Evaro Hill is where US 93 heads north from Missoula to the Mission Valley. The road itself is about 10 miles west of Missoula, and is the most heavily traveled highway in the state of Montana. I first drove out I-90 to the Wye where US 93 turns north, and drove up to the top of the hill. The burnt land came right down to the roadside, and there were places were smoke was still rising from the ground. Gary had told me that the highway was closed earlier because of the fires.

Having seen that devastation, I took the frontage road to Frenchtown, the next town west of Missoula. The fires there had burned out of the forests, through the grasslands, and again, the burnt land reached all the way to the Interstate. This is an area with a lot of new, expensive construction, and the pattern seemed to be new homes, surrounded by very wet, very green lawns, which in turn were surrounded by burnt earth. I certainly would not have wanted to be the new owner of one of these homes, trying to save my investment while fire was raging all around me.

Scorched earth from recent fire activity
Taken 9/7/o7 in Frenchtown Montana

Say what you will about global warming, but I’ve been coming to or living in western Montana all my life. There have been years, 1962 comes to mind, when the fire season was terrible. But those years were in the minority until recently. Since 2000, we have had three years when the regional fires were so intense that the street lights in Missoula stayed on all day—there was so much smoke in the air. Three extreme fire seasons in seven years is a bit much for my taste. This year the smoke was preceded by a month of 100+ degree temperatures, another extreme that western Montanans aren’t used to. It could well be that the only reason the temperatures finally dropped is that the sun couldn’t get through the smoke. Things are not the way they used to be.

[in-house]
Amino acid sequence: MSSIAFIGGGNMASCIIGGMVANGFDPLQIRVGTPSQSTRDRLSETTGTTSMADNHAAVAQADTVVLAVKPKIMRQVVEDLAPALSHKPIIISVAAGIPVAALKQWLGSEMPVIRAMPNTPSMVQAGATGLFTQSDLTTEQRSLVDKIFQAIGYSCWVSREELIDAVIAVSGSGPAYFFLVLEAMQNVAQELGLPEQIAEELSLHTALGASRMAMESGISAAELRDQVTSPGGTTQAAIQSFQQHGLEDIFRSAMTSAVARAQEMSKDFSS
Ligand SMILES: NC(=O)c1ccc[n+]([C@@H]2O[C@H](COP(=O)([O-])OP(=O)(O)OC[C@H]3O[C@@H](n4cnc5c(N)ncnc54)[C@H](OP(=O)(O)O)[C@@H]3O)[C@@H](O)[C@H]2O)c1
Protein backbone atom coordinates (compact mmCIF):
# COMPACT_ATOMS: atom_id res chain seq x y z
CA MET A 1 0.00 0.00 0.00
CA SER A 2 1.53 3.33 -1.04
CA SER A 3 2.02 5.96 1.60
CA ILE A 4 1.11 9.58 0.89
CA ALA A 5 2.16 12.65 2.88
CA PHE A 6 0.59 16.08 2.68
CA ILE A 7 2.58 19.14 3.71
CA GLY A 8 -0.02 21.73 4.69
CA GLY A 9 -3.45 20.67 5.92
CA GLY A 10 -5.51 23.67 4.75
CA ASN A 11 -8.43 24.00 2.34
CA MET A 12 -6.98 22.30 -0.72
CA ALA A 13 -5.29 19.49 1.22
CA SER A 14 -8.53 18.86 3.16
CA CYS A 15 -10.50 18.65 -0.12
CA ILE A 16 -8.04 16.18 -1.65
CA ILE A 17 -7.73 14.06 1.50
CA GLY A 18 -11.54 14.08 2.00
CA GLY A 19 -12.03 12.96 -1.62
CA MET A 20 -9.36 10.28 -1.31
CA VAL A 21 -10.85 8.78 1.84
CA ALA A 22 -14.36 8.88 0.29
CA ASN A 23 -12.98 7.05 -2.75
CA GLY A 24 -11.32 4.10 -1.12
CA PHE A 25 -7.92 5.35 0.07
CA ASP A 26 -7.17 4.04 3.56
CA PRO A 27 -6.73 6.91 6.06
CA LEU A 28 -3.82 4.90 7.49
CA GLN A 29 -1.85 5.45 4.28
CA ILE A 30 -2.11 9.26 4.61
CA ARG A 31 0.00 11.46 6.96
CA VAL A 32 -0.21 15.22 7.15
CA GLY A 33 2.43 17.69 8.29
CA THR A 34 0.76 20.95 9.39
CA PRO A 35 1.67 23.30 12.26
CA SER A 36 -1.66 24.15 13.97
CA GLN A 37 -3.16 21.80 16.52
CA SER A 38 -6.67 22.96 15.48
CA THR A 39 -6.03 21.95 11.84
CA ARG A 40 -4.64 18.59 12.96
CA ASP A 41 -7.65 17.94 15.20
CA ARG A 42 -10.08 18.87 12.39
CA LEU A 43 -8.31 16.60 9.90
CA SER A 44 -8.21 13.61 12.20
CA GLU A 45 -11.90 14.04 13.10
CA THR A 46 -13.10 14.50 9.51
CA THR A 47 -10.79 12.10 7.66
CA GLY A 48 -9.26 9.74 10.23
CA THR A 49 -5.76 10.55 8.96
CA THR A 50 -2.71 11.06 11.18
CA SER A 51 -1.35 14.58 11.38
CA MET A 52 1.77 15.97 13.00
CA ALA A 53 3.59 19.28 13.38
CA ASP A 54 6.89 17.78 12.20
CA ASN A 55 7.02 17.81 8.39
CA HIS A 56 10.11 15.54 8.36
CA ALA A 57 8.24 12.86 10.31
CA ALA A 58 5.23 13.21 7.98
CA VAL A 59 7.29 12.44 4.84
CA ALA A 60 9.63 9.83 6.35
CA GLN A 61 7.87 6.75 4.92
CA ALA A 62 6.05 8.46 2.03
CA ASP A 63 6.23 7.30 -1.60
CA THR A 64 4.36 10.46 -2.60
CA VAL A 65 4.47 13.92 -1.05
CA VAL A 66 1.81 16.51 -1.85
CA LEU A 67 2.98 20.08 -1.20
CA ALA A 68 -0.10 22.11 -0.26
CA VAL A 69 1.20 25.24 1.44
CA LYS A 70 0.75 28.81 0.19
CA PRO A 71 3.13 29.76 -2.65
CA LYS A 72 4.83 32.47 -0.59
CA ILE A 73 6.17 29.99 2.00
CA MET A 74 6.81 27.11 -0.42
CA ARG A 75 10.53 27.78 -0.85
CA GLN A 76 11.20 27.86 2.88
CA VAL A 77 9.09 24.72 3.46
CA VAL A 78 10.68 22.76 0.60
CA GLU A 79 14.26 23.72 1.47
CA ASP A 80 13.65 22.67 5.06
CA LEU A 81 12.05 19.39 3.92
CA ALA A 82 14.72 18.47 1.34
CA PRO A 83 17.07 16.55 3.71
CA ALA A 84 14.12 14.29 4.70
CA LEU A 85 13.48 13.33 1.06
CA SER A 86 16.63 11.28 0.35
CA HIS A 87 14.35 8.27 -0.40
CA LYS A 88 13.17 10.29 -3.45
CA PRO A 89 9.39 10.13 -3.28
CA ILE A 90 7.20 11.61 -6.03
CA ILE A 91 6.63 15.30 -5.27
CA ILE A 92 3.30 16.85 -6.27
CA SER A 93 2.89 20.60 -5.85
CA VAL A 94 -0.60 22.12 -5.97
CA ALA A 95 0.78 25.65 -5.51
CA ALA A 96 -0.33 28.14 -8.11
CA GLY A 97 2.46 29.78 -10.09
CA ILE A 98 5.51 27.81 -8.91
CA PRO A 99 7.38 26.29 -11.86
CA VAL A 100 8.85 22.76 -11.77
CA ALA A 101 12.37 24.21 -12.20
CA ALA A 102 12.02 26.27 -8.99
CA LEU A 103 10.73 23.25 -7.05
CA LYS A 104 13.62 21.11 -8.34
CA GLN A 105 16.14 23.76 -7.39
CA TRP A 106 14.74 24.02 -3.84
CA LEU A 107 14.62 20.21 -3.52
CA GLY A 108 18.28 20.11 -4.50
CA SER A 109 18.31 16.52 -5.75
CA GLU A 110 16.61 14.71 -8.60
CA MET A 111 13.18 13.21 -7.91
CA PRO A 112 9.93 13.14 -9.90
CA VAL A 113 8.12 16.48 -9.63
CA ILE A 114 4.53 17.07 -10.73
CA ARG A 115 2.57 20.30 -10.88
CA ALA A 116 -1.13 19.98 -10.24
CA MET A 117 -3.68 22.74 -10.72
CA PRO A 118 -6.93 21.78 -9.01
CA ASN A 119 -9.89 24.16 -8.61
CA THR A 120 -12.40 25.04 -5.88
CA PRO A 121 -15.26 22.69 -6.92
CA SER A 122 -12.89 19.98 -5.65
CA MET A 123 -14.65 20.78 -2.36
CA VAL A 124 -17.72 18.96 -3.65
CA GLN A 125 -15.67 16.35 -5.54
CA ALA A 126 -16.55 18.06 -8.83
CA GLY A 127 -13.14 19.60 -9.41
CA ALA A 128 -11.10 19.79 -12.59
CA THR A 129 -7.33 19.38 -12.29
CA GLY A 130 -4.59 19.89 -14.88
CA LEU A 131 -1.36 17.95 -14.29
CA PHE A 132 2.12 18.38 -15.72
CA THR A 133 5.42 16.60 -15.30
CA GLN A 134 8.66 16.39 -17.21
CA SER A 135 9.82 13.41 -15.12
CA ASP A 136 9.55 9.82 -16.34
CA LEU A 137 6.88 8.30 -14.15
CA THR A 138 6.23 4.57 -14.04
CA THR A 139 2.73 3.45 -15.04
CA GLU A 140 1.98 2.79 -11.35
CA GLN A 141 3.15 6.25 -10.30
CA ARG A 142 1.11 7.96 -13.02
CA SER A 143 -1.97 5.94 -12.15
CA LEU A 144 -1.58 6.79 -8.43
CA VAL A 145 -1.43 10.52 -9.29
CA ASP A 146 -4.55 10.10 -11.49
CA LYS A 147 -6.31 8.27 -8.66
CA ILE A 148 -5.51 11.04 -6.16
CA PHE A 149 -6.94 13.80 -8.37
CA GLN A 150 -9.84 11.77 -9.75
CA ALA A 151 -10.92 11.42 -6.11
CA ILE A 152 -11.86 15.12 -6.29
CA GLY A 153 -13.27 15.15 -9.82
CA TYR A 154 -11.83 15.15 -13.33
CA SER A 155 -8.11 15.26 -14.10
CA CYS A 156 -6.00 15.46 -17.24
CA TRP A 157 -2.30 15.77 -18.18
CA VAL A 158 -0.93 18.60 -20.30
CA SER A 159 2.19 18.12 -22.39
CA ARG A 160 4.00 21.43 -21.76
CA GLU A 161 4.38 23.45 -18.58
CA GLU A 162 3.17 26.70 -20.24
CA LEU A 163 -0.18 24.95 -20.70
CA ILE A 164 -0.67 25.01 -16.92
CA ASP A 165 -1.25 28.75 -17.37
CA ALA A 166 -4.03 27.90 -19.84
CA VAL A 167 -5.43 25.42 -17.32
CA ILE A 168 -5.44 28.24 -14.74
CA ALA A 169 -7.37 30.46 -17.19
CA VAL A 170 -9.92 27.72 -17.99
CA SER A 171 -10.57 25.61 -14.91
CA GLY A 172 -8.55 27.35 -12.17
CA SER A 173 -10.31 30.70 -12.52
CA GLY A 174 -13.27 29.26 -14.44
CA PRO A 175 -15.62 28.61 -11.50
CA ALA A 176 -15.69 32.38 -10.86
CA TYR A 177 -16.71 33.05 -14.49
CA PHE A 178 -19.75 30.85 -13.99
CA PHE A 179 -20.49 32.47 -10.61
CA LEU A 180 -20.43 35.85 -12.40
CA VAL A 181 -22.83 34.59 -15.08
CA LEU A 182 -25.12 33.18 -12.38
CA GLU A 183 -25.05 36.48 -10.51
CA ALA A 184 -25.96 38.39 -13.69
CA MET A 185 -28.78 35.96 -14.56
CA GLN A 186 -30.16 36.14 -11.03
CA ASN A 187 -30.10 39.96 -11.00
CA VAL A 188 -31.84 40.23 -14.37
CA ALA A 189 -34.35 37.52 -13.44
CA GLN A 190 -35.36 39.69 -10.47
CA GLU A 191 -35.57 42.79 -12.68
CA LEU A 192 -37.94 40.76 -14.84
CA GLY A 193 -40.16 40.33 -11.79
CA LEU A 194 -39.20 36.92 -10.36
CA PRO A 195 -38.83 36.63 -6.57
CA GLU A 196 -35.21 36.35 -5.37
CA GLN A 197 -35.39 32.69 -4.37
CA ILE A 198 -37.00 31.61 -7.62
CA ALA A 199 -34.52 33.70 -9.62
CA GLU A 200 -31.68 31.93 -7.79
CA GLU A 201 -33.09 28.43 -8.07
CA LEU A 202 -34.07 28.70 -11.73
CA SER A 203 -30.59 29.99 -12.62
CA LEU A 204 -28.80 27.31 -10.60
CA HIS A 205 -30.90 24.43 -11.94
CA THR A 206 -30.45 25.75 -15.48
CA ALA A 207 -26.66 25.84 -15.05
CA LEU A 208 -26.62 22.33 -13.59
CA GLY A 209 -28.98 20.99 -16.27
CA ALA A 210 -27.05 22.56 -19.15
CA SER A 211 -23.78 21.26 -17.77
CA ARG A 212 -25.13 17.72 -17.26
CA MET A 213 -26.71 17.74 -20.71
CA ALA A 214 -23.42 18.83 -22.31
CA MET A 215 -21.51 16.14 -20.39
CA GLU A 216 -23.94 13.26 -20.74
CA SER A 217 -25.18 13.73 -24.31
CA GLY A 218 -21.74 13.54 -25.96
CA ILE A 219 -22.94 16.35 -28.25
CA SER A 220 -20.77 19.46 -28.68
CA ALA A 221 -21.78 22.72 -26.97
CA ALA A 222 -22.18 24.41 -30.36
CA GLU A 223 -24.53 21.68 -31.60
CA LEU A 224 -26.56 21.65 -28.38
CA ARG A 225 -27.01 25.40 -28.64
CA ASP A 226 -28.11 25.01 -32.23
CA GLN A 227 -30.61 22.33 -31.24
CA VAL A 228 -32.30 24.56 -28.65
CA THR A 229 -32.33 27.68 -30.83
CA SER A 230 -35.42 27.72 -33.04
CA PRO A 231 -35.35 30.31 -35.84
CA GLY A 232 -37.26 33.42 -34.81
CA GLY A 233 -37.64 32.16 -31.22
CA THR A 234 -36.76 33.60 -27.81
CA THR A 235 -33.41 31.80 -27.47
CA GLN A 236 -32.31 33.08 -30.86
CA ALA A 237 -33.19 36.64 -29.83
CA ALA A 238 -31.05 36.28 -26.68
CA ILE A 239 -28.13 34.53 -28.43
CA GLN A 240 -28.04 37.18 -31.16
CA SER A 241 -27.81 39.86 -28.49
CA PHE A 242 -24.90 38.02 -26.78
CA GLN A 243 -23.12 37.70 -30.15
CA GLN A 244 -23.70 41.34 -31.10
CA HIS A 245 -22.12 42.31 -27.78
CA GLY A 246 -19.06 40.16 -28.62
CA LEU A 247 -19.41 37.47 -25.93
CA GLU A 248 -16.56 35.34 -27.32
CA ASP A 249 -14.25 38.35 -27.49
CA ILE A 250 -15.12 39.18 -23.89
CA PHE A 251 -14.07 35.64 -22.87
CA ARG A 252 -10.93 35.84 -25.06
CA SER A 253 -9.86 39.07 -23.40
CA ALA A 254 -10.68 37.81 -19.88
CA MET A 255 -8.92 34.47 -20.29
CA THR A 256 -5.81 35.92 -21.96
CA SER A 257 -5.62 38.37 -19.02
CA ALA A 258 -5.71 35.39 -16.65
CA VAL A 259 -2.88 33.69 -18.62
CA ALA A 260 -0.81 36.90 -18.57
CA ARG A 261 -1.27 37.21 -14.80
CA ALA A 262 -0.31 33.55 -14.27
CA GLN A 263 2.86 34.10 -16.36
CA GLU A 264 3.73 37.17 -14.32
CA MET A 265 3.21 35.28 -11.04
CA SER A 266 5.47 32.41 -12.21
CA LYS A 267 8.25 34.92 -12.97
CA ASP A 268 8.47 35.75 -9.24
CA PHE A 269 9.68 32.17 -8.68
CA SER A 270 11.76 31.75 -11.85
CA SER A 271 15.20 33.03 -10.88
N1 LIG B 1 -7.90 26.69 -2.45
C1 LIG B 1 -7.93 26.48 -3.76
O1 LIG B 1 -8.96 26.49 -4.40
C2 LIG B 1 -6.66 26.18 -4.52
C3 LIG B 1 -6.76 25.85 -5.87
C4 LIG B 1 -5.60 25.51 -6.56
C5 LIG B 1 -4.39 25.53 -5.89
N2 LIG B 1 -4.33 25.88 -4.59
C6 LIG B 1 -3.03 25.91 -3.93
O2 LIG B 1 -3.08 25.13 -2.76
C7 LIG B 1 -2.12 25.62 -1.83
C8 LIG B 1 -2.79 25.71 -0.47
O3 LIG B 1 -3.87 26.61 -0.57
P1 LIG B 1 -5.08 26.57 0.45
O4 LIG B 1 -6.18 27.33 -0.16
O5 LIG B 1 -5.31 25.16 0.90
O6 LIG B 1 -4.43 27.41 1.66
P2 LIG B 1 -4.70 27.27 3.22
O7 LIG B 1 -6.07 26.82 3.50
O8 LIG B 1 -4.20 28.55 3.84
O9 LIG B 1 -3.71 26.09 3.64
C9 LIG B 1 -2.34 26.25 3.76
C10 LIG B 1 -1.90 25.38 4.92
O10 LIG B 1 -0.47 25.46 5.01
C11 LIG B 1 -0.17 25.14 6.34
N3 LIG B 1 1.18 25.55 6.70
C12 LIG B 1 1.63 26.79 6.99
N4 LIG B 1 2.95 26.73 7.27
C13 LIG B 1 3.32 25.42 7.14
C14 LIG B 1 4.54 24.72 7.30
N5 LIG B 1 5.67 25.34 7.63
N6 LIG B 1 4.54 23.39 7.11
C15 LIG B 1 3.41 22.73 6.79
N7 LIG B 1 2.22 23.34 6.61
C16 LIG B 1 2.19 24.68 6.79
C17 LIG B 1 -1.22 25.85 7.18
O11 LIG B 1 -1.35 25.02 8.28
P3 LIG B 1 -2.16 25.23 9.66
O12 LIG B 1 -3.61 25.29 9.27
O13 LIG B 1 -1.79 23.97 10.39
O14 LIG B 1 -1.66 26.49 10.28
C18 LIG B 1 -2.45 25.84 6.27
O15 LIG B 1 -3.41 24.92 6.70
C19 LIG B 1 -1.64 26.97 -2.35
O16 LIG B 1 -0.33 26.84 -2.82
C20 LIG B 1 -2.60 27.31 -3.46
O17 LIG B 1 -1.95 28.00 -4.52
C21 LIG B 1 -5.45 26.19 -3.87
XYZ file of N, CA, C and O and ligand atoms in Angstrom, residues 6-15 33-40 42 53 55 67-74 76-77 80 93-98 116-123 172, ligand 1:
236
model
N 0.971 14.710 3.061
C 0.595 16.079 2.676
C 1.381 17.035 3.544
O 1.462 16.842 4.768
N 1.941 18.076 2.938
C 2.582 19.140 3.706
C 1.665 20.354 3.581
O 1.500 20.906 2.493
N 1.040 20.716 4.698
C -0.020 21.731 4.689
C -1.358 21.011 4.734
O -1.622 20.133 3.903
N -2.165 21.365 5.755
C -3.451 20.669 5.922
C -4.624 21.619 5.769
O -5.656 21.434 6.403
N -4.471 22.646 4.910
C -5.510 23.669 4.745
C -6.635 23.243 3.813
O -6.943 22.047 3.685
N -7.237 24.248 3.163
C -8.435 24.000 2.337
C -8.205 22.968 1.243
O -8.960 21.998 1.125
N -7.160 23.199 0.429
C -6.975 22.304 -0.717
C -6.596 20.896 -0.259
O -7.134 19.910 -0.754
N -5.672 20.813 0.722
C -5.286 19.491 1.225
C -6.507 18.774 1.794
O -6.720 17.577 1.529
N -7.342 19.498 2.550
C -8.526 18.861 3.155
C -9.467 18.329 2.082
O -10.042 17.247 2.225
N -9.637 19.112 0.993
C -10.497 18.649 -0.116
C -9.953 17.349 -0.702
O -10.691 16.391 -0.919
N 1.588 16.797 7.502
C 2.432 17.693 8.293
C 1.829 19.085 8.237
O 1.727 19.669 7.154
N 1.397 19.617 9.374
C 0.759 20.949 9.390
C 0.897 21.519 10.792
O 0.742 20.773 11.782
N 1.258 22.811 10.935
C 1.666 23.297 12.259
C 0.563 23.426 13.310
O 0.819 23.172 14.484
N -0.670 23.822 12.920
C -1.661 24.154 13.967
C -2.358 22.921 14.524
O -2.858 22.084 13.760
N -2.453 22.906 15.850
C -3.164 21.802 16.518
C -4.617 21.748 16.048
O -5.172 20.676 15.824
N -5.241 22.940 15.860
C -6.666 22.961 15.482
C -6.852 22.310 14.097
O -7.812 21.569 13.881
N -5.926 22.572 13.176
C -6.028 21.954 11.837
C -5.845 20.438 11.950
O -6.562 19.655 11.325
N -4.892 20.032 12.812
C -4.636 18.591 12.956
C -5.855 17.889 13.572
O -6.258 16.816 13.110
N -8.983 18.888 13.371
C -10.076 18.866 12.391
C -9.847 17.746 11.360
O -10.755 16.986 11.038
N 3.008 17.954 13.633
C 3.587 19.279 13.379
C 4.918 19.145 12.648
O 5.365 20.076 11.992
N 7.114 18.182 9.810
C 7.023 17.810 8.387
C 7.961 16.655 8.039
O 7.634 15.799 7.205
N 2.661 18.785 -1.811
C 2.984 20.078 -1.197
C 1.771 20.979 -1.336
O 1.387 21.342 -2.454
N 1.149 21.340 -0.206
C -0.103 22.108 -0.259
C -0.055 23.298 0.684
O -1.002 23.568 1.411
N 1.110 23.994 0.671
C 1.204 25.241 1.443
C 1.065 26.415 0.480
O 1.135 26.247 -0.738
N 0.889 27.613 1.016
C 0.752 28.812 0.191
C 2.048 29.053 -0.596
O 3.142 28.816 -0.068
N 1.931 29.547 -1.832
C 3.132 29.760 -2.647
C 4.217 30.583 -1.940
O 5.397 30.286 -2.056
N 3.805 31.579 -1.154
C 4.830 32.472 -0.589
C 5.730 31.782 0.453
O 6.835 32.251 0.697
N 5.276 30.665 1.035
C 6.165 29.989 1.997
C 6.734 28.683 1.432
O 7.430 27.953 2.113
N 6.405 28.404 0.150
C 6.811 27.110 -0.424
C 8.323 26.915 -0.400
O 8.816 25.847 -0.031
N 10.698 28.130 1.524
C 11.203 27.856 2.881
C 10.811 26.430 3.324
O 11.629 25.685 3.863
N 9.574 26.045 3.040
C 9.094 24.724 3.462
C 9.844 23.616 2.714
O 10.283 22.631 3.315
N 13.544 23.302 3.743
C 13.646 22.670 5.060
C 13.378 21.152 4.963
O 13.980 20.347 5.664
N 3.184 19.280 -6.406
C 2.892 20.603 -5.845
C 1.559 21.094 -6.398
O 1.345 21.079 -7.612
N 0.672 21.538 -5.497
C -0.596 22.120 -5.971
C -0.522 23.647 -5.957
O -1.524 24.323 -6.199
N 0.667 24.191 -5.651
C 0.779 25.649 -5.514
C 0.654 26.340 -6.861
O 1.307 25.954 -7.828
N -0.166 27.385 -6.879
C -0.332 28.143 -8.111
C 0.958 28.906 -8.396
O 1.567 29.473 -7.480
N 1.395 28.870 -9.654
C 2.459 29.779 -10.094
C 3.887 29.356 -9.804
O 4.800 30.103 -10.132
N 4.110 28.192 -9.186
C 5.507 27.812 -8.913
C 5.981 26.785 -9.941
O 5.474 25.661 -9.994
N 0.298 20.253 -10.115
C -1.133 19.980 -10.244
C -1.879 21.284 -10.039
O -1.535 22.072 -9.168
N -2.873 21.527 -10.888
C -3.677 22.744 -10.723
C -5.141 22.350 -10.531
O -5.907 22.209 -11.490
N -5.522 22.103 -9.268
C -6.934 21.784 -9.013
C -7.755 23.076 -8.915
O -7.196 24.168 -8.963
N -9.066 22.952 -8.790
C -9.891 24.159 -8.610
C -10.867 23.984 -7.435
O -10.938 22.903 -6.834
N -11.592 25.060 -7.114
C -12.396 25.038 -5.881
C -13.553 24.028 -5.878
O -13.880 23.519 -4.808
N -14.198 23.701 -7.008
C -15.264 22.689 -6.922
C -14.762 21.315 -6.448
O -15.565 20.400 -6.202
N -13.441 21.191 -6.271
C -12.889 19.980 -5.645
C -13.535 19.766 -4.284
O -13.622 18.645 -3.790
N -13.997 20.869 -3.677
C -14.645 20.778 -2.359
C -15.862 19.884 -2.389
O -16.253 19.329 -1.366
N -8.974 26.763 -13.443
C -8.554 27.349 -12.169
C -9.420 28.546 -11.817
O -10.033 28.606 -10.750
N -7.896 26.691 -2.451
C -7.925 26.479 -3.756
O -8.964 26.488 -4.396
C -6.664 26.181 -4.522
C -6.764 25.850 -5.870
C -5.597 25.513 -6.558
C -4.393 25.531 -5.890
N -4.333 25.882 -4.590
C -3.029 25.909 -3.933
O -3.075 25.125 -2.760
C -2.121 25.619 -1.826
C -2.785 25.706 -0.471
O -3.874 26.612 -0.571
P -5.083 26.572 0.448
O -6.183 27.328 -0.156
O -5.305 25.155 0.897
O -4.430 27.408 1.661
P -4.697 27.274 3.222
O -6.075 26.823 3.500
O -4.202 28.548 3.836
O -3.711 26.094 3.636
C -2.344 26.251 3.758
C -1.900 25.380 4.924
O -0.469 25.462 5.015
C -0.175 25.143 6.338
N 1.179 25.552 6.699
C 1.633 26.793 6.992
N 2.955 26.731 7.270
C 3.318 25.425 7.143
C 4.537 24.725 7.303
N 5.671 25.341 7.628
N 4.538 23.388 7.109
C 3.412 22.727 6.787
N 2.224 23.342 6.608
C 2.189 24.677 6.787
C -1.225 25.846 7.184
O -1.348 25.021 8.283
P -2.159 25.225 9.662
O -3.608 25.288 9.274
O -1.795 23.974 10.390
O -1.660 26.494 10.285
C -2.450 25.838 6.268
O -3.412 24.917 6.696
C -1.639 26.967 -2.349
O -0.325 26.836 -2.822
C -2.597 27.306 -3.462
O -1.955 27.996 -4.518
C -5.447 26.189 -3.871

While in Frenchtown, I took a couple shots of St. John the Baptist Catholic Church. One of the older churches in the area, and on the historic register, this church is another example of just how fiery Frenchtown can be. Local legend tells of the time that the bishop in Helena excommunicated the entire congregation of St. John the Baptist. Why would he take such a drastic step? Well, it seems the parish tried to lynch their priest. I have no idea why, but it does seem that with all the troubles the Roman church is facing these days, maybe other parishes would like to revive this practice. Oh, I probably shouldn’t have said that.

St. John the Baptist Catholic Church
Built 1884
Taken 9/7/07 in Frenchtown, Montana

Back home to pick up maps, travel and camping guides at Triple A, and on to Roemer’s to have the torque checked one last time, then home to write up the long post about Portland.

This morning, sitting in the hot tub, I saw Orion in the sky and that told me that it was time to pack up and head out. So, as soon as this gets posted, I’ll be packing the car and heading for Helena, White Sulphur Springs, Harlowtown, Ryegate, Roundup, Forsyth, Miles City, Baker, and eventually Pierre. Mapquest tells me that it’s 14 hours from here to Pierre, and I’ll break that into two days. Whether I camp at Roundup or at Forsyth remains to be seen, but you can count on hearing all about the drive either on Sunday or Monday at the latest.

So for now it’s Cheerio, Pip-Pip, or as we used to say in Scottish Dancing Circles, TTFN.